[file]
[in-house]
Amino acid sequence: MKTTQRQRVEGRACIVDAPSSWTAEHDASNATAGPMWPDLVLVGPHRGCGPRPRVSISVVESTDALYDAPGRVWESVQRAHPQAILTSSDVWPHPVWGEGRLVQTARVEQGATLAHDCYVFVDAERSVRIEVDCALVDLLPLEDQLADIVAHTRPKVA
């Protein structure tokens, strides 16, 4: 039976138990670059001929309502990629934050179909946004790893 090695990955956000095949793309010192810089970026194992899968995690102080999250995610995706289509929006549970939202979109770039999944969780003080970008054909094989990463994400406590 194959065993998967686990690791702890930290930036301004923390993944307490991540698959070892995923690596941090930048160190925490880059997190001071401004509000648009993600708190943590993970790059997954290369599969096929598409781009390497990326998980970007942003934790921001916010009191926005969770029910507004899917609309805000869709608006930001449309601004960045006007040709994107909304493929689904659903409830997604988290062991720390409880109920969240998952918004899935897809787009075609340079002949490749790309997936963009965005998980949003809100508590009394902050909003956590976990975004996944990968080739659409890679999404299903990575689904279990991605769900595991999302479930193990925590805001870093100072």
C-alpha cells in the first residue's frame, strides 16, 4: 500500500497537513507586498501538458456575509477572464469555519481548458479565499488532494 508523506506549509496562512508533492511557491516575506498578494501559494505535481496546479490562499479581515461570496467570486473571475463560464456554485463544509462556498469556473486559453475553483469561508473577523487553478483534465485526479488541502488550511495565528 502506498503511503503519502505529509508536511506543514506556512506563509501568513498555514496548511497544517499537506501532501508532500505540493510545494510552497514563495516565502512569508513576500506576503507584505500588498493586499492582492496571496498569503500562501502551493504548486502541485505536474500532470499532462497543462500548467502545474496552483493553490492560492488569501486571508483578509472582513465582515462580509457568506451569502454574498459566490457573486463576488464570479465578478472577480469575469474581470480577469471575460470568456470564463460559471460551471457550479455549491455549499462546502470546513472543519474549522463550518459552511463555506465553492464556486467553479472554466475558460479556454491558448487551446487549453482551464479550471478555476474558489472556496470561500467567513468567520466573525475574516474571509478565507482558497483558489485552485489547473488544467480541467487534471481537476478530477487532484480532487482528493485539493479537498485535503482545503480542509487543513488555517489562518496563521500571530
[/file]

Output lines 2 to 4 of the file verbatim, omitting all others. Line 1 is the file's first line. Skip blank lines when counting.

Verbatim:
Amino acid sequence: MKTTQRQRVEGRACIVDAPSSWTAEHDASNATAGPMWPDLVLVGPHRGCGPRPRVSISVVESTDALYDAPGRVWESVQRAHPQAILTSSDVWPHPVWGEGRLVQTARVEQGATLAHDCYVFVDAERSVRIEVDCALVDLLPLEDQLADIVAHTRPKVA
């Protein structure tokens, strides 16, 4: 039976138990670059001929309502990629934050179909946004790893 090695990955956000095949793309010192810089970026194992899968995690102080999250995610995706289509929006549970939202979109770039999944969780003080970008054909094989990463994400406590 194959065993998967686990690791702890930290930036301004923390993944307490991540698959070892995923690596941090930048160190925490880059997190001071401004509000648009993600708190943590993970790059997954290369599969096929598409781009390497990326998980970007942003934790921001916010009191926005969770029910507004899917609309805000869709608006930001449309601004960045006007040709994107909304493929689904659903409830997604988290062991720390409880109920969240998952918004899935897809787009075609340079002949490749790309997936963009965005998980949003809100508590009394902050909003956590976990975004996944990968080739659409890679999404299903990575689904279990991605769900595991999302479930193990925590805001870093100072």
C-alpha cells in the first residue's frame, strides 16, 4: 500500500497537513507586498501538458456575509477572464469555519481548458479565499488532494 508523506506549509496562512508533492511557491516575506498578494501559494505535481496546479490562499479581515461570496467570486473571475463560464456554485463544509462556498469556473486559453475553483469561508473577523487553478483534465485526479488541502488550511495565528 502506498503511503503519502505529509508536511506543514506556512506563509501568513498555514496548511497544517499537506501532501508532500505540493510545494510552497514563495516565502512569508513576500506576503507584505500588498493586499492582492496571496498569503500562501502551493504548486502541485505536474500532470499532462497543462500548467502545474496552483493553490492560492488569501486571508483578509472582513465582515462580509457568506451569502454574498459566490457573486463576488464570479465578478472577480469575469474581470480577469471575460470568456470564463460559471460551471457550479455549491455549499462546502470546513472543519474549522463550518459552511463555506465553492464556486467553479472554466475558460479556454491558448487551446487549453482551464479550471478555476474558489472556496470561500467567513468567520466573525475574516474571509478565507482558497483558489485552485489547473488544467480541467487534471481537476478530477487532484480532487482528493485539493479537498485535503482545503480542509487543513488555517489562518496563521500571530